A power supply converts the AC wall voltage into something useful for our audio equipment—typically DC.
That conversion process of AC to DC sounds simple enough that we might imagine they are all the same, yet that would not be true—which is why many audiophiles have strong opinions on what's best. Some are happiest when their power supplies are made from massive hunks of steel and copper festooned with a forest of capacitors. Others are thrilled when a thousand watts slip out of a tiny switch mode power supply without all the iron and parts of the aforementioned linear supply.
Yet, we don't listen to power supplies. The sound of DC is zero. If you connect a battery to the input of your amplifier (don't do it) no sound should come through the speakers.
Power supplies make no music, yet they are one of the most critical elements in a high-performance audio product. This is because they are the source of what follows. The amplification circuits are simply modulating the power supply in cadence with the input signal. The more rock-solid, low noise, and perfect the power source, the closer to live our music will sound.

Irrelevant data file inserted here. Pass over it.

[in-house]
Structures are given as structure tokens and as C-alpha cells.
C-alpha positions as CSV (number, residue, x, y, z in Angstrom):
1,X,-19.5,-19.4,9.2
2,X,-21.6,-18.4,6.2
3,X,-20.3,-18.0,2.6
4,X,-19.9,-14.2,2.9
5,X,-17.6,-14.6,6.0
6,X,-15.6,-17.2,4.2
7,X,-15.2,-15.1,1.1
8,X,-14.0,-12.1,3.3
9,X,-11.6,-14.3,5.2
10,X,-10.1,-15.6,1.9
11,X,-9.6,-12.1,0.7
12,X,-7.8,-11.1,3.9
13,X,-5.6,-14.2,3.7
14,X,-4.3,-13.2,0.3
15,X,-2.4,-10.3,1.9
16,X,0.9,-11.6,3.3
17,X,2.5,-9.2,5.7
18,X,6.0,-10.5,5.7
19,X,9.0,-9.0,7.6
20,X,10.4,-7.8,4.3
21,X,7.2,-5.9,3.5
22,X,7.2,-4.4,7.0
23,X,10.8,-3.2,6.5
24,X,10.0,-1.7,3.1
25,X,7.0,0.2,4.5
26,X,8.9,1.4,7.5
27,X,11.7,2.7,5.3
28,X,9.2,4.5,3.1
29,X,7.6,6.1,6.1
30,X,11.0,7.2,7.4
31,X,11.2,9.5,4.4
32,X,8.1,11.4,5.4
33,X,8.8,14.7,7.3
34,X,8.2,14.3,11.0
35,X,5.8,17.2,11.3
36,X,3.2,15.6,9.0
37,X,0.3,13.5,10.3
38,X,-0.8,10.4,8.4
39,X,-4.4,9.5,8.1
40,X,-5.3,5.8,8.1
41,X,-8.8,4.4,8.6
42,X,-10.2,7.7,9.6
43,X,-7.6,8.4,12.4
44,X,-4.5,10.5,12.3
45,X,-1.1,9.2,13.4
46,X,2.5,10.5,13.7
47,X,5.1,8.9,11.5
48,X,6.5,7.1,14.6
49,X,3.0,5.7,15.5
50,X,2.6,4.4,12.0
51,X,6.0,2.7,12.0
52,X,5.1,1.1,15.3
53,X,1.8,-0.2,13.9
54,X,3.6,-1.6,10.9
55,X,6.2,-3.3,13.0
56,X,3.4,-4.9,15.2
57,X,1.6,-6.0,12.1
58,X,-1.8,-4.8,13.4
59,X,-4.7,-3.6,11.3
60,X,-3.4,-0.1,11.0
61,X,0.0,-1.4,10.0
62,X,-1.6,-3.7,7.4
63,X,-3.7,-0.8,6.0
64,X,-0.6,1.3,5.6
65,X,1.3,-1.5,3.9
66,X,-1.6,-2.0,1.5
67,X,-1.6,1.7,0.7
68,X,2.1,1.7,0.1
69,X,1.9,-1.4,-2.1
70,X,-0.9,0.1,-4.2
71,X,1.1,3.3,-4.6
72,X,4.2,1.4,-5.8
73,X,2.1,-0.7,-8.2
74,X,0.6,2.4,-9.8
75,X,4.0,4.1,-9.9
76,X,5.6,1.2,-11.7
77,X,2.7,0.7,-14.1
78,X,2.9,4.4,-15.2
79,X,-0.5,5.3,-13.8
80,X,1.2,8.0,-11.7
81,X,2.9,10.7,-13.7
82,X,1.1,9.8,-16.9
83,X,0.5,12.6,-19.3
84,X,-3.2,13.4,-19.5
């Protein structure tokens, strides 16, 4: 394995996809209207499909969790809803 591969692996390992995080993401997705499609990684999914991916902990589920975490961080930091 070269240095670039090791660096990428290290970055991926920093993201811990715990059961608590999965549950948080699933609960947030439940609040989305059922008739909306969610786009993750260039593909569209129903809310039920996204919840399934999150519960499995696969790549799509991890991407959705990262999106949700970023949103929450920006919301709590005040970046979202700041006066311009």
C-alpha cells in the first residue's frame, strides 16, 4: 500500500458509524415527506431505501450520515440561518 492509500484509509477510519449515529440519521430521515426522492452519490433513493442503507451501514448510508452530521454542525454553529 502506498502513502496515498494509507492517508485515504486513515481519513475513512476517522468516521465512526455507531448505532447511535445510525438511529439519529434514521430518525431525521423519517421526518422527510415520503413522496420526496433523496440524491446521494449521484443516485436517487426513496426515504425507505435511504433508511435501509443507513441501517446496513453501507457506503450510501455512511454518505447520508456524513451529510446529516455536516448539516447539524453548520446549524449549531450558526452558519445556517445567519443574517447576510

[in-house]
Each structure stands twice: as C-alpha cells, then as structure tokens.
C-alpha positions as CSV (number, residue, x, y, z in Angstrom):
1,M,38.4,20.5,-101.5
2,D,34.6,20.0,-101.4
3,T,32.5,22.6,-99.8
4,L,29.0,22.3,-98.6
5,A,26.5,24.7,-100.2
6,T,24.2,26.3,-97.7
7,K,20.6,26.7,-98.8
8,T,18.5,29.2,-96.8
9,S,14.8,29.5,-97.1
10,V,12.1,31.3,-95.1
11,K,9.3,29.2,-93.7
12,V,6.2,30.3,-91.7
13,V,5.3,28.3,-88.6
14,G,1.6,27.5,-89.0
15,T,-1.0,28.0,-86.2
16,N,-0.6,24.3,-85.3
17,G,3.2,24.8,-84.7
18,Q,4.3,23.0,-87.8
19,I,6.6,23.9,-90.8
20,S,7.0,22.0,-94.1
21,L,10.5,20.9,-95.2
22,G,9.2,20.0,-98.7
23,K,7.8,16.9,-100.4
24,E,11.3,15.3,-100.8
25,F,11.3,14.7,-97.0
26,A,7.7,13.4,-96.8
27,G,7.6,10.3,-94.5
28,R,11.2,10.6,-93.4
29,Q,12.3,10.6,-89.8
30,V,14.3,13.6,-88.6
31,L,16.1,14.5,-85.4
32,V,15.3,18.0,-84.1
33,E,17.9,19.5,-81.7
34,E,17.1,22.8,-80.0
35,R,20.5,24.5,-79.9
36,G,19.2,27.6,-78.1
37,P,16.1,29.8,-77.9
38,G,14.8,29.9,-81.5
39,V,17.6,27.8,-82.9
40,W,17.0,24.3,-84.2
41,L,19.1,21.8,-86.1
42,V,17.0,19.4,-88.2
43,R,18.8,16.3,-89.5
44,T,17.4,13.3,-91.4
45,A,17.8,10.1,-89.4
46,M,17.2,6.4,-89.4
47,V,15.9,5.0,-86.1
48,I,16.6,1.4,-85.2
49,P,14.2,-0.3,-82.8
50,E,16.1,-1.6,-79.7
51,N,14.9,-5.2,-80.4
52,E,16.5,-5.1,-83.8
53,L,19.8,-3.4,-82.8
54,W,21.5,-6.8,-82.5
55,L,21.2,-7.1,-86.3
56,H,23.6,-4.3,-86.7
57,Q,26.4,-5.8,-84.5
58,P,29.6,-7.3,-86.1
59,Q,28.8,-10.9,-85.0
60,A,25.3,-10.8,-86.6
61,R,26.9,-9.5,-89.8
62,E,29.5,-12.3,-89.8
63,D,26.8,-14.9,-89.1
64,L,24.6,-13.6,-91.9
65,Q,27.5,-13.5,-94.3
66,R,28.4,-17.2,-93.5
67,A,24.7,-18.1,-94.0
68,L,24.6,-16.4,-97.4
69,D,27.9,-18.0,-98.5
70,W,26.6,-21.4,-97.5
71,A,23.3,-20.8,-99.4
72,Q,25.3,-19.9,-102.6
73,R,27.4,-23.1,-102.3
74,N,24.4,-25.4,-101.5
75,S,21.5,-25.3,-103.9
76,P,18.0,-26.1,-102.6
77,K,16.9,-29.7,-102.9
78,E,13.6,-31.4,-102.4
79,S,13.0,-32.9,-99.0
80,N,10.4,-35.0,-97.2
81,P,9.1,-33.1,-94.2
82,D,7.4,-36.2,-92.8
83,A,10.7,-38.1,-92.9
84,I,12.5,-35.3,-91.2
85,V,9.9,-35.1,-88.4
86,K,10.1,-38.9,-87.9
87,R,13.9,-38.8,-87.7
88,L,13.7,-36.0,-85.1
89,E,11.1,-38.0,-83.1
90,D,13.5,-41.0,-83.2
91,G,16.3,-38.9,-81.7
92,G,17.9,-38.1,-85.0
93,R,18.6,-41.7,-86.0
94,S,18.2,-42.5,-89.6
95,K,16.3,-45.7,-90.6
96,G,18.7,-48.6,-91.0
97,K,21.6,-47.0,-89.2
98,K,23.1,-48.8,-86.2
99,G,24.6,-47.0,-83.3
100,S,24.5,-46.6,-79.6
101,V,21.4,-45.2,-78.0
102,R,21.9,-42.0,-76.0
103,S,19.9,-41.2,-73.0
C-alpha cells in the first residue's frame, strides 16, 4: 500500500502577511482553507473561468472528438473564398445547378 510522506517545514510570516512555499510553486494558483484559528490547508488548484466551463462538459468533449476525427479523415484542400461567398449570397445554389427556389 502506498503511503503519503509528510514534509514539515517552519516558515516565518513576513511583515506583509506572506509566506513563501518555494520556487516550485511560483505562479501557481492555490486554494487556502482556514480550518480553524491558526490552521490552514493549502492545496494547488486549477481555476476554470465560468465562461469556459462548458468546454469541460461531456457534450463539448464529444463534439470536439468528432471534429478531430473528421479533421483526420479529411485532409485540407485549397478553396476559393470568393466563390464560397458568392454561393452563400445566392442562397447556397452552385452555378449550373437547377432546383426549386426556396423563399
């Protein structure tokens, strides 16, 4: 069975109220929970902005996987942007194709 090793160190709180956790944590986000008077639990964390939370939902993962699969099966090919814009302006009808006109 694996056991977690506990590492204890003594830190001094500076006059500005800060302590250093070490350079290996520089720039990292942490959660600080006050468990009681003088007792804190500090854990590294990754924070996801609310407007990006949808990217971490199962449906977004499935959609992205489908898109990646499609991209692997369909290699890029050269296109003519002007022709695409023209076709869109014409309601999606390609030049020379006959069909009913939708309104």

Power supplies, and the power feeding those supplies, can often make more difference in sound quality than the circuits they feed.
If you're the type that dive's deep into a product's technology, it's equally important that you consider the power supply serving the amplifier.
A great amp is only as good as the power feeding it.